1 of 2
Slappity SlapdownGabe Dominguez and Cello Joe take their lives in their hands in the name of science and making cars obsolete.
2 of 2
Cello JoeCello Joe demonstrates just what a 31.5 percent grade incline can feel like.
By Gabe Dominguez
The popularity of cargo bikes and electric bikes continues to climb and I, the cargo-bike-loving author of this article, live at the top of a steep San Francisco hill called Conrad Street. So, I wanted to figure out how my seven housemates and I could replace the use of the ìhouse carî with the use of electrified cargo bikes to haul our weekly 150-pound grocery run, which none of us can do under human power alone. Thus, I created The San Francisco Slappity Slapdown.
I created The Slapdown to answer the question: Which electric hub motor conversion kit is best-suited for cargo bikes? Specifically: Which kit has the most chutzpah, the most power to haul insane loads up insanely steep hills ñ fast ñ and so help us make our car obsolete the quickest?
I put out the call to the e-bike industry: ìThe Slappity Slapdown is going to compare your motor on a national stage! Enter your best conversion kit, weíll test it and weíll all find out together who gets slappity-slapped down and who will wear The Slapdown Crown!î
Three brave companies responded, entering a total of four strong contestants:
9 Continents 2807, entered by Rock the Bike (rockthebike.com);
BMC V2-S, entered by EbikesSF.com (ebikessf.com);
Golden Motorís rear wheel Magic Pie, entered by Golden Motor (Goldenmotor.com) ;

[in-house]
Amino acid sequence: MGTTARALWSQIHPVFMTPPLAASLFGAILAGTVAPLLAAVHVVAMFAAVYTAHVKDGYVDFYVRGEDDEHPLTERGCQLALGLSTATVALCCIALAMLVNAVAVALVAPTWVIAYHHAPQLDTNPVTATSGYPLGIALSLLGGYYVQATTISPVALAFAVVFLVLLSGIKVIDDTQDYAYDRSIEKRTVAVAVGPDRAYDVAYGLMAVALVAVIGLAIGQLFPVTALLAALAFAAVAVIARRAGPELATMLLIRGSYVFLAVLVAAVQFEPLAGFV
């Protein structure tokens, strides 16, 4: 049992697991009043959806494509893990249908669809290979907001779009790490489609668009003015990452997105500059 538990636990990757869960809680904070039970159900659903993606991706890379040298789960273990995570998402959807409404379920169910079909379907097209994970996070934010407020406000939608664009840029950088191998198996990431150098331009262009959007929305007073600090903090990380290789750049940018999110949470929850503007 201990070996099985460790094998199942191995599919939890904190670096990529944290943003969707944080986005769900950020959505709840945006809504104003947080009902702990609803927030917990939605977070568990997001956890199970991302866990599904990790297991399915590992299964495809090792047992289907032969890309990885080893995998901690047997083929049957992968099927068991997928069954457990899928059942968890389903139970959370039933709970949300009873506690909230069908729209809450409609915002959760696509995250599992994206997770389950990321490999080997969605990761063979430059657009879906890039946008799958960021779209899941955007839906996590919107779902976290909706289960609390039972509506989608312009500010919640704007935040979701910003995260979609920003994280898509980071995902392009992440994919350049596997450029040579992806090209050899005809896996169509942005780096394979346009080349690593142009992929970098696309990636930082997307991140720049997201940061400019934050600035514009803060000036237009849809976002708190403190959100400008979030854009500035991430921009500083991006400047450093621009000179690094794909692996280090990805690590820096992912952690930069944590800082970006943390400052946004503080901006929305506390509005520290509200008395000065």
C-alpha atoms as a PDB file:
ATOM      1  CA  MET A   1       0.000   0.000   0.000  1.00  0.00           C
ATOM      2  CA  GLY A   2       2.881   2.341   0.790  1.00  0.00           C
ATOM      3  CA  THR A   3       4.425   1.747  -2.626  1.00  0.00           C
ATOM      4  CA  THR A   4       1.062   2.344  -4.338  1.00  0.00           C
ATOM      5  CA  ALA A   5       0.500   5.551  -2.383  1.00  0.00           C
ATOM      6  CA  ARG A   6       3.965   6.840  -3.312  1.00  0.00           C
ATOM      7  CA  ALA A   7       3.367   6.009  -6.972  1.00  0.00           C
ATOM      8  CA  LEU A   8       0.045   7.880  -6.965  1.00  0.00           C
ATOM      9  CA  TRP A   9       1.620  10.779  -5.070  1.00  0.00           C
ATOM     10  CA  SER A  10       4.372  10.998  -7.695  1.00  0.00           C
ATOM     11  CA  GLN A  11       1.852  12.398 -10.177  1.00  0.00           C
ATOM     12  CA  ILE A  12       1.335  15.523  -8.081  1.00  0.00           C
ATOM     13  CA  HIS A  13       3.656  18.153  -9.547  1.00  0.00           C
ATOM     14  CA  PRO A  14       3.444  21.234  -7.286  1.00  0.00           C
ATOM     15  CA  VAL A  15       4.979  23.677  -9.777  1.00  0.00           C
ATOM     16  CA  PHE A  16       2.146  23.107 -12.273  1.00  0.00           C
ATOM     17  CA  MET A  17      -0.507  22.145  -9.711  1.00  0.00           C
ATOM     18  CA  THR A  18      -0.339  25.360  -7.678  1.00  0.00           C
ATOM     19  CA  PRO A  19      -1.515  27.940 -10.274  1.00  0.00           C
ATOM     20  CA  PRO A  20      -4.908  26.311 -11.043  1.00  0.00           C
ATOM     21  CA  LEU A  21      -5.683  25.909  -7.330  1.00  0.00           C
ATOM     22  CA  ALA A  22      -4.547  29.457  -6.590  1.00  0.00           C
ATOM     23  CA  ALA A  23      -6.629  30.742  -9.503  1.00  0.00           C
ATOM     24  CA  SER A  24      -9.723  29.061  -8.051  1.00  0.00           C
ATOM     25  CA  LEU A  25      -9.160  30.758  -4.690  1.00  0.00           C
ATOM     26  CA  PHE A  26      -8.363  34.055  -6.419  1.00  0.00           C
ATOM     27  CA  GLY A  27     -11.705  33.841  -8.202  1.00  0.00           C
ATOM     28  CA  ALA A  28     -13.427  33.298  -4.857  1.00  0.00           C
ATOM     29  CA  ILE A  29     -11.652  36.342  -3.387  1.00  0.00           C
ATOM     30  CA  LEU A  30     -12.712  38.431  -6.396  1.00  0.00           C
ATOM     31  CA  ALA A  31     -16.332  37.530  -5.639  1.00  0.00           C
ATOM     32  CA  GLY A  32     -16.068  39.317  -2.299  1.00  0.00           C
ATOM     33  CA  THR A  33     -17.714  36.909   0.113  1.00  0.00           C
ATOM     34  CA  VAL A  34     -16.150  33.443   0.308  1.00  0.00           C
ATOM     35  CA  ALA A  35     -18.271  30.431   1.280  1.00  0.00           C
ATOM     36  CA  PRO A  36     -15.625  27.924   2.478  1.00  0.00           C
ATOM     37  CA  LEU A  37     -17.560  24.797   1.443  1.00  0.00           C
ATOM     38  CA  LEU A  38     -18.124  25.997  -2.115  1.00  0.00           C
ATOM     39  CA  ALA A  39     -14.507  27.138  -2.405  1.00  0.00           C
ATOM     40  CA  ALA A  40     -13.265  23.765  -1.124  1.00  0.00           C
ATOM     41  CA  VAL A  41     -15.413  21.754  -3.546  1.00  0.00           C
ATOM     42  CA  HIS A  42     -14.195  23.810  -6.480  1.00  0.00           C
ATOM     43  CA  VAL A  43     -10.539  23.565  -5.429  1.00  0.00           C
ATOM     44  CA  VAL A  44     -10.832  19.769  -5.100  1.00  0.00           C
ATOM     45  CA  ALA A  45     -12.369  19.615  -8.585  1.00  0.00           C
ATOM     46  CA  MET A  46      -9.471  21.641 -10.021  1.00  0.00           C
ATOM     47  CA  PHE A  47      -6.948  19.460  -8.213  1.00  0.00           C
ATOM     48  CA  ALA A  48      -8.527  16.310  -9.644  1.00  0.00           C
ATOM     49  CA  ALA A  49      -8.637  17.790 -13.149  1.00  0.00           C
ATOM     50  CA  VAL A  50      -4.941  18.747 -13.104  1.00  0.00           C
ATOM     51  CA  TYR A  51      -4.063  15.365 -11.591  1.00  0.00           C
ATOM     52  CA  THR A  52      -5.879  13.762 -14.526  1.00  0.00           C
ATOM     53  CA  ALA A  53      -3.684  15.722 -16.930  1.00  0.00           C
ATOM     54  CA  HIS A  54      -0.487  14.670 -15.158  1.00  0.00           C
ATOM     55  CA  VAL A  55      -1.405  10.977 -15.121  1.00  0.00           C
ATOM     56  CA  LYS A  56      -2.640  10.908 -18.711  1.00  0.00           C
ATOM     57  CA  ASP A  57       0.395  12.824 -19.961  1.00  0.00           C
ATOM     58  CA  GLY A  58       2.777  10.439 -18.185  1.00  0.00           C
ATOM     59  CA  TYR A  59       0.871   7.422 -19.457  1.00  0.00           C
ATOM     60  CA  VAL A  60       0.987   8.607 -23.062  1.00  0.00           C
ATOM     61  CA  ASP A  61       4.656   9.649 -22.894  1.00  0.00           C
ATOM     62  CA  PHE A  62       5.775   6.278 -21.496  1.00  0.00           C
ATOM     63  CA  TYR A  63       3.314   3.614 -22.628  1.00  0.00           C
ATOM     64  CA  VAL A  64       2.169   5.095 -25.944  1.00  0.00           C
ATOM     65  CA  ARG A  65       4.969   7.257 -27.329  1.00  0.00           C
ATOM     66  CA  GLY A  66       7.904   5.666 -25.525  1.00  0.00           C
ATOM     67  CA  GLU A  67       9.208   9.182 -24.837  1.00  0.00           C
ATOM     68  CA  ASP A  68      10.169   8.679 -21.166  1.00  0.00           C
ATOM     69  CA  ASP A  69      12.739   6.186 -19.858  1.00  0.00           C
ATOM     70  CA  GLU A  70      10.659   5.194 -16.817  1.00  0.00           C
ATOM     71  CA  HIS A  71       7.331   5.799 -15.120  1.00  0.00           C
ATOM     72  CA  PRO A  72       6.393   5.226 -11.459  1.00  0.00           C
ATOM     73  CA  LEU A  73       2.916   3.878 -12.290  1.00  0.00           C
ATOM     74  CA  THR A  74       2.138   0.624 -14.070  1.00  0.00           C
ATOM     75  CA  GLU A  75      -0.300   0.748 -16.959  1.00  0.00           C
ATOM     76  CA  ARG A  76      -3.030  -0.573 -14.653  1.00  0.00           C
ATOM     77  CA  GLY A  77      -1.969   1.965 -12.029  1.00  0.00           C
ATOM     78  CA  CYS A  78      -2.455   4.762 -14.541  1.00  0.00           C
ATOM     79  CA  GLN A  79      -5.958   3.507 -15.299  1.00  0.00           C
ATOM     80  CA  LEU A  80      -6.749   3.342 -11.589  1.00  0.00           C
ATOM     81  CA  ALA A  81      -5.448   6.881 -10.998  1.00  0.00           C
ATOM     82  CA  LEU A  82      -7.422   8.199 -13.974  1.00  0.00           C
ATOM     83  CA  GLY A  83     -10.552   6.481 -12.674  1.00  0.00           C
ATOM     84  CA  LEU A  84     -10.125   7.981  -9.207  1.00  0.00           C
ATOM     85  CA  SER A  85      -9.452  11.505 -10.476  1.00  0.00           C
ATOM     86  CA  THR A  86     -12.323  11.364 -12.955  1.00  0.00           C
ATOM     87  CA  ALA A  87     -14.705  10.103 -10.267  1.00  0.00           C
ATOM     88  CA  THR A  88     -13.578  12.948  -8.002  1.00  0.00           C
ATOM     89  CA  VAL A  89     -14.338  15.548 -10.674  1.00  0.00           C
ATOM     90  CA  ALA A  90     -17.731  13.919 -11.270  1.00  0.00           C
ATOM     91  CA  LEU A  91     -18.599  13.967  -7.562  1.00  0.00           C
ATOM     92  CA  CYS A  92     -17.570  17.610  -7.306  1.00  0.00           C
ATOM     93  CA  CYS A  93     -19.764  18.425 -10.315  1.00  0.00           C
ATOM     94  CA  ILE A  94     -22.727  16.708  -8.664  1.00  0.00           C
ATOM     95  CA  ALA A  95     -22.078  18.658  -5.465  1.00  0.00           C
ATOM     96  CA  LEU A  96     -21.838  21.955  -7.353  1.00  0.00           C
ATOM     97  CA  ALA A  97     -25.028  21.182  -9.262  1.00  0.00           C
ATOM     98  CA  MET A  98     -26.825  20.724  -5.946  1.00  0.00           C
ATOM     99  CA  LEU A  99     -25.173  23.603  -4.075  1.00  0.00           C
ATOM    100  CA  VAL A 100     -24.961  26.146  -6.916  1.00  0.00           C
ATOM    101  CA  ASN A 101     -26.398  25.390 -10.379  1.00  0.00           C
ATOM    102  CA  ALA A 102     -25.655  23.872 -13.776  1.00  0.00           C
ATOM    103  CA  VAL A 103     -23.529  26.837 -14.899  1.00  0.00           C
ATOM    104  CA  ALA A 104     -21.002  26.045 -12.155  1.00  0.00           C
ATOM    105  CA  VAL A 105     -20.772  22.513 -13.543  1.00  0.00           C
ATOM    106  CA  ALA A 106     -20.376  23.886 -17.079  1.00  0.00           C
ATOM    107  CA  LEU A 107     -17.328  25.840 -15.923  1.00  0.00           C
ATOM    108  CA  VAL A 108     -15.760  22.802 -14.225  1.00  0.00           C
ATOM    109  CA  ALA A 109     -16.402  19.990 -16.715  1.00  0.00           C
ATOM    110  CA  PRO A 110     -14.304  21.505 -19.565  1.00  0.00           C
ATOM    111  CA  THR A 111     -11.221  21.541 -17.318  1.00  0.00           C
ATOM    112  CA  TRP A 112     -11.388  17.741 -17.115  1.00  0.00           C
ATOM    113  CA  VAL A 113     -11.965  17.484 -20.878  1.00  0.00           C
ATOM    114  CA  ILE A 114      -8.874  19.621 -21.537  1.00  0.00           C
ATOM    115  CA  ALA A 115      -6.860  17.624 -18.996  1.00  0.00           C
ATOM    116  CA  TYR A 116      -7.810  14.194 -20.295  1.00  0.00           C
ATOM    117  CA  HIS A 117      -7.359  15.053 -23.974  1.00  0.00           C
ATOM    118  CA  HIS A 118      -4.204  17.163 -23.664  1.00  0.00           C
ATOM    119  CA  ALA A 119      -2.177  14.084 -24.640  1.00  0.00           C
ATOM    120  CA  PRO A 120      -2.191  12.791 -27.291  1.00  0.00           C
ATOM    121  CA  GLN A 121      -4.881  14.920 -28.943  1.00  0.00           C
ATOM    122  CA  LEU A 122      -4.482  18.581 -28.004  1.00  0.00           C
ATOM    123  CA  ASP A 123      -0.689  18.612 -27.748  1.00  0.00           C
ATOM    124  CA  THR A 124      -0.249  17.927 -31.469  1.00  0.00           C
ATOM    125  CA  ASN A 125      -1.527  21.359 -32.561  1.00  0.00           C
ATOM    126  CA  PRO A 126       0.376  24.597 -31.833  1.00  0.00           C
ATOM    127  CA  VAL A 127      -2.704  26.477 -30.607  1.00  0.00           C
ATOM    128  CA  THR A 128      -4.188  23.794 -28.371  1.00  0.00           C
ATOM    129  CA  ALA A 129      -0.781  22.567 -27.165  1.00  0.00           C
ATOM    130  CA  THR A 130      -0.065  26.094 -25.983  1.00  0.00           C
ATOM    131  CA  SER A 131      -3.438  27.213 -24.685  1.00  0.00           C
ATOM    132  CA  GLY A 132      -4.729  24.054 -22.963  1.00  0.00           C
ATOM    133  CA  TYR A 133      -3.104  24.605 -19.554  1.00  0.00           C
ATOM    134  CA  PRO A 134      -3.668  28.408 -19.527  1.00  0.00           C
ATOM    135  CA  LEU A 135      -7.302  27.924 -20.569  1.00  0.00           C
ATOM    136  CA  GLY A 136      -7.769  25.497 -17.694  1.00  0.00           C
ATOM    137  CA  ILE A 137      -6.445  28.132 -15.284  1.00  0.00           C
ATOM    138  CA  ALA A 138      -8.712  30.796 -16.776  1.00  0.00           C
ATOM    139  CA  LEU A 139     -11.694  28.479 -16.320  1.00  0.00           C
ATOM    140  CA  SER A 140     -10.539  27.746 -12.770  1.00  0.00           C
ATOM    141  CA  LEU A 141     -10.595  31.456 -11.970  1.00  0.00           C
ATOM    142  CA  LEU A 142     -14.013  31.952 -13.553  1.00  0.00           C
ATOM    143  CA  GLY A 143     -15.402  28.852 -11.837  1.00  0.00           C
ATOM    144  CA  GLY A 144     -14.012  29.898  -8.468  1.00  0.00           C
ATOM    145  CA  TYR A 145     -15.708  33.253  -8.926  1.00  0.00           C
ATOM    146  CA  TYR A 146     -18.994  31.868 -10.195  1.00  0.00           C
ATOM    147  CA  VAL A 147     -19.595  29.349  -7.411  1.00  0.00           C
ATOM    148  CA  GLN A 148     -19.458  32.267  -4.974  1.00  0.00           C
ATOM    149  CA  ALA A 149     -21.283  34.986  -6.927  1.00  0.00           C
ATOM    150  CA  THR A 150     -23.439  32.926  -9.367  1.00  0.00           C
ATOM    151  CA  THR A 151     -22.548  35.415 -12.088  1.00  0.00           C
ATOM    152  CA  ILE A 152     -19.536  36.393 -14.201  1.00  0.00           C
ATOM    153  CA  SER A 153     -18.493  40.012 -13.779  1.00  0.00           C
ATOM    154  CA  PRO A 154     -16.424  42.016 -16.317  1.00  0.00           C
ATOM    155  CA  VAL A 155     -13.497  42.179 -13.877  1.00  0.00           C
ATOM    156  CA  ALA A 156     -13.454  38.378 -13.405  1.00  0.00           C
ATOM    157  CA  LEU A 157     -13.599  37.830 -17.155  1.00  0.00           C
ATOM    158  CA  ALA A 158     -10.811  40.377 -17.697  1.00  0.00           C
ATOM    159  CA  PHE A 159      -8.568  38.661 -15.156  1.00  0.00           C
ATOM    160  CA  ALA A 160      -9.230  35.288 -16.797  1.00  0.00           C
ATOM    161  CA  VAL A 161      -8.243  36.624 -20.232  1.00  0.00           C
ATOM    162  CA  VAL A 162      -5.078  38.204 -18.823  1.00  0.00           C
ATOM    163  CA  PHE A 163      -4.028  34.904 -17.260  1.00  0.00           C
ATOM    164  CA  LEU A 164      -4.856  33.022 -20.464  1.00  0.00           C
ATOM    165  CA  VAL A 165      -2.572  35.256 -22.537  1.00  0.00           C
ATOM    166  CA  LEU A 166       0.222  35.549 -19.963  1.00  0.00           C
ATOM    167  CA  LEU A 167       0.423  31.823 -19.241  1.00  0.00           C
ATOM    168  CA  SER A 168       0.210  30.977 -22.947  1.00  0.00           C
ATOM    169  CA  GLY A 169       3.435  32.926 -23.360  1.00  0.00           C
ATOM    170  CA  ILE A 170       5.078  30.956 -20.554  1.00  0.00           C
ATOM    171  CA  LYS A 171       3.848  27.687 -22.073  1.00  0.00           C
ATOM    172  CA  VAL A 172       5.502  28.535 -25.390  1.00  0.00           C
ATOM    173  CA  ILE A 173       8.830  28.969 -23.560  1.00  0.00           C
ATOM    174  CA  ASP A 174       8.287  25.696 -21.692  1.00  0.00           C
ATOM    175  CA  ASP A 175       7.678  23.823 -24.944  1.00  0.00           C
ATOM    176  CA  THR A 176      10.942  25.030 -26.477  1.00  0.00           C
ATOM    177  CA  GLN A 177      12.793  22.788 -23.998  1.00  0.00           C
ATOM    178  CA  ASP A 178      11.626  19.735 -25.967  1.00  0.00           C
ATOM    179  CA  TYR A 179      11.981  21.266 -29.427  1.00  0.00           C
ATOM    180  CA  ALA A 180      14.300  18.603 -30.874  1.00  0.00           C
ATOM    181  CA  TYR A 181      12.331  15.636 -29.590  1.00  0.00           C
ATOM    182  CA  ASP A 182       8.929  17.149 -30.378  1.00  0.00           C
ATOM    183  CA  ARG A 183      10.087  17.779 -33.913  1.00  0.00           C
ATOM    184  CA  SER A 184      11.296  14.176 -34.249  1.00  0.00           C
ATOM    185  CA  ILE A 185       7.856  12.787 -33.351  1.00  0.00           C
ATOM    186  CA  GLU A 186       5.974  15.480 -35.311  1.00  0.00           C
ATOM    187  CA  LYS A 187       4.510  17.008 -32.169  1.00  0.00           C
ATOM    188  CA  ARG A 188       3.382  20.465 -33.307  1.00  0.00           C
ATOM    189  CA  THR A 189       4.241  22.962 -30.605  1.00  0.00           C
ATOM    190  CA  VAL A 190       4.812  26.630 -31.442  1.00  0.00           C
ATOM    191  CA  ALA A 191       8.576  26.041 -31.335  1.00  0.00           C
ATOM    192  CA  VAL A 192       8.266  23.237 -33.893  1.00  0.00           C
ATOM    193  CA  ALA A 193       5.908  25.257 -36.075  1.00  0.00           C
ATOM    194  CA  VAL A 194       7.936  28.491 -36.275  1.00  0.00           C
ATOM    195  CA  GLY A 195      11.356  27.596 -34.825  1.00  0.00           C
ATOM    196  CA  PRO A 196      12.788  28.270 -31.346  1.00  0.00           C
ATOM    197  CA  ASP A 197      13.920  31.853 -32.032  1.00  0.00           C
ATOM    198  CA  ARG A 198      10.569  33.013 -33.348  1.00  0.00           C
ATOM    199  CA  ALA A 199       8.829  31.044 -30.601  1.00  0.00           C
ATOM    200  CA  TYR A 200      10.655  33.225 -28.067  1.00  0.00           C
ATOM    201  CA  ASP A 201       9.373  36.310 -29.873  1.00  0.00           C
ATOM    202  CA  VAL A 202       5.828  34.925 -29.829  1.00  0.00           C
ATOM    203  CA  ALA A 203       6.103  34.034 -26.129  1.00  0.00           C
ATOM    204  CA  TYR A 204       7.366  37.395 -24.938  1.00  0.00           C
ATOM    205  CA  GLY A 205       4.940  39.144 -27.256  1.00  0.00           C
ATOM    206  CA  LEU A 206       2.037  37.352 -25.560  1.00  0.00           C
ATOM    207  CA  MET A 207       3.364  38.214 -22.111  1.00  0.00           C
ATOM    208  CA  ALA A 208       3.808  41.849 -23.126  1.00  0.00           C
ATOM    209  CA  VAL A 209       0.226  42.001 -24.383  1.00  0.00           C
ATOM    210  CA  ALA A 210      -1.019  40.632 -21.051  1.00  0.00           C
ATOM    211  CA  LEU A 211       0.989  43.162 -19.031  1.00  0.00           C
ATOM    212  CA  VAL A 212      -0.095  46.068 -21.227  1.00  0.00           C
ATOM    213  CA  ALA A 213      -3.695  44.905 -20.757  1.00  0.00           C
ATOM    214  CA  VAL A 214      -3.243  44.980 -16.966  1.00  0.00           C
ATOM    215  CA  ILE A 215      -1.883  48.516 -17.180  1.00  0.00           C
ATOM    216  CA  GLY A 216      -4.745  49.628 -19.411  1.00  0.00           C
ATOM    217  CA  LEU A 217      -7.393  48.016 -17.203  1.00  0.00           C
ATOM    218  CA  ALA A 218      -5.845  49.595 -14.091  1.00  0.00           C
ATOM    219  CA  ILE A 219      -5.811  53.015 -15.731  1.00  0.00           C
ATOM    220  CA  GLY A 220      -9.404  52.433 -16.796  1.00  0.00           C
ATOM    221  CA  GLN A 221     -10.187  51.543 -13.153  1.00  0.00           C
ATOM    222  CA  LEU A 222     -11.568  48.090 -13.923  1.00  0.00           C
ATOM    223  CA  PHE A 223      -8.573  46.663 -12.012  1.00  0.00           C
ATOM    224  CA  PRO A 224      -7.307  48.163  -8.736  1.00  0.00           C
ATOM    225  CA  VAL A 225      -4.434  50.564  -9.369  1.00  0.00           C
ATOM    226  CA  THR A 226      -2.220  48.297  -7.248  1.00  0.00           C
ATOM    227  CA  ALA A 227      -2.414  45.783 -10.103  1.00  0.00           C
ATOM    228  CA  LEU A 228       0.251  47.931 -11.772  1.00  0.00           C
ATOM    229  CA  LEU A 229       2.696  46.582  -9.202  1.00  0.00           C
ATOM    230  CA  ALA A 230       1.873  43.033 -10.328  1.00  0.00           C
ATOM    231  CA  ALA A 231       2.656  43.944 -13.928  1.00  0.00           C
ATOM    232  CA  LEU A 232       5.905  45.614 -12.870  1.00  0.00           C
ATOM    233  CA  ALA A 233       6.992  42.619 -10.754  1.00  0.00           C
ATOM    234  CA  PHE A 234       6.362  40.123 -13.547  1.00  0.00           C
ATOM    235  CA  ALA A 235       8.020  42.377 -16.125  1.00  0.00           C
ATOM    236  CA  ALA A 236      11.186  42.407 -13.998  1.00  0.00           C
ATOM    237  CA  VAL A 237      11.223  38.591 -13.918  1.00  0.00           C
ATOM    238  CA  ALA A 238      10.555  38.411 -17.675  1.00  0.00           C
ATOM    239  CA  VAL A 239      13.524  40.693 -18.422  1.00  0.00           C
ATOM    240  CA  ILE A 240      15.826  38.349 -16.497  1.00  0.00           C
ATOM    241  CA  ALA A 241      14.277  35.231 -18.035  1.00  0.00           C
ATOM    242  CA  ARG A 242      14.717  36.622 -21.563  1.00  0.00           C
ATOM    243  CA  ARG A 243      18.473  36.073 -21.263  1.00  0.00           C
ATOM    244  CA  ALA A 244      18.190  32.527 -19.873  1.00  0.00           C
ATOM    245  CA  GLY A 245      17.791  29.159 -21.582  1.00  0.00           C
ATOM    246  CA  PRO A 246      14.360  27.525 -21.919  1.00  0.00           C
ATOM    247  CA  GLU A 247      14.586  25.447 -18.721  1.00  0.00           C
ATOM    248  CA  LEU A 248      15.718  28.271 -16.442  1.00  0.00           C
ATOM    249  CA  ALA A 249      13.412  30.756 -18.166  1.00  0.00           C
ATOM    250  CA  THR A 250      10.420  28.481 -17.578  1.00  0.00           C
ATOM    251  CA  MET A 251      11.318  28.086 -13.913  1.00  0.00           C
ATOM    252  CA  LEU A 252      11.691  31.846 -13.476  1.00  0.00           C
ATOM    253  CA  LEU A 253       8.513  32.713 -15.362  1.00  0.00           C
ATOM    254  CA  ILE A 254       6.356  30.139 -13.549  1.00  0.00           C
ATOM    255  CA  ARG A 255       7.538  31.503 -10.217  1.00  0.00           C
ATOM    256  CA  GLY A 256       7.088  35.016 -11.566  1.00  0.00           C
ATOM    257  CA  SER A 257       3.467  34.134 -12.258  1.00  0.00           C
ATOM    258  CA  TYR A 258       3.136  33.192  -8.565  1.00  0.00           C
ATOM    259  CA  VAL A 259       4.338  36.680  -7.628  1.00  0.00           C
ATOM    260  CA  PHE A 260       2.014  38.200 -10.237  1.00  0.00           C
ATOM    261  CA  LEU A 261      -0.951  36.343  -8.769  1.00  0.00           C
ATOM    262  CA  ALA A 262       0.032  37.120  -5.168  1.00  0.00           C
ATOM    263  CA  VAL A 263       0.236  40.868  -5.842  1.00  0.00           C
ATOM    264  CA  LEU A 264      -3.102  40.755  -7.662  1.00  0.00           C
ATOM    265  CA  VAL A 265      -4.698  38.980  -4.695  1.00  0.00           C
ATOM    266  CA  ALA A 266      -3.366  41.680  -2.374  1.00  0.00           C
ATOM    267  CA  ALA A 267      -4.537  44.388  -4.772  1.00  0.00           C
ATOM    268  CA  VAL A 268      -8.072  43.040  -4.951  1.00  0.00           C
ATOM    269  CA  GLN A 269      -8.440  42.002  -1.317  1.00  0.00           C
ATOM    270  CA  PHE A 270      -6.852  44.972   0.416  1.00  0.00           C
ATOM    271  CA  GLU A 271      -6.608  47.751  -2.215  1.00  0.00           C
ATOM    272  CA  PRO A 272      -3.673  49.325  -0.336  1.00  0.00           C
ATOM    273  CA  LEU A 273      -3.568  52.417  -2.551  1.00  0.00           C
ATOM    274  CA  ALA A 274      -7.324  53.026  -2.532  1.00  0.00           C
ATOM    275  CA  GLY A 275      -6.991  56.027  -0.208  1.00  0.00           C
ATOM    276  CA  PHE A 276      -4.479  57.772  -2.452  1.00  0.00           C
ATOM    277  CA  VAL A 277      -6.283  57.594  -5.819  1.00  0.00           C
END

Golden Motorís Dual Drive Magic Pie, entered by Golden Motor.
In May 2010, I rallied four fellow roadies at the Bicycle Music Festival who were willing to take their lives into their hands and help me compare the performance of these high-power conversion kits when installed on the industryís most popular cargo bike: Xtracycleís FreeRadical. We loaded it with 150 pounds of gear and tested it on our cityís legendarily steep and sometimes treacherous terrain ñ including 22nd Street, a 31.5-percent-grade incline that is ìone of the steepest navigable streets in the Western Hemisphere;î this hill is so steep, the sidewalk is a staircase.
We drag raced the motors so fast our bikes fishtailed; we gunned them up hills so steep our bikes flipped over; and we rode them up and down and up and down through the city, until three out of the four contestants were no longer working, and the last one running rode away with The Slapdown Crown.
We rated the kits for their performance in nine categories and individual awards were given to the kit that performed the best in each. Check out the awards on our website, SlappitySlapdown.com, to see more detailed reviews of each motorís performance:
* Best hill-climber (torque): Dual Magic Pie
* Best hauler on the flats (speed): BMC V2-S (32 plus miles per hour)
* Still working by the end: Magic Pie
* Best value: Magic Pie ($290)
* Lightest kit: BMC V2-S (16.4 pounds)
* Easiest installation: BMC V2-S (almost as easy as installing a normal rear wheel)
* Best user experience: 9 Continents (best all-around performance until it fried)
* Best looks: Magic Pie (chopper style)
* Most quiet: 9 Continents (a nice subtle whirr)
The Slapdown Crown was awarded to the only hub motor left standing; the only motor that was still alive at the end of the testing: Golden Motorís Magic Pie.
Coincidentally, it also rhymes with ìkiss your car goodbye.î There was never a better reason to ditch your car and haul that un-haulable load on your bike with style. See you at the grocery store! i
Gabe Dominguez is the co-director and co-founder of the Bicycle Music Festival.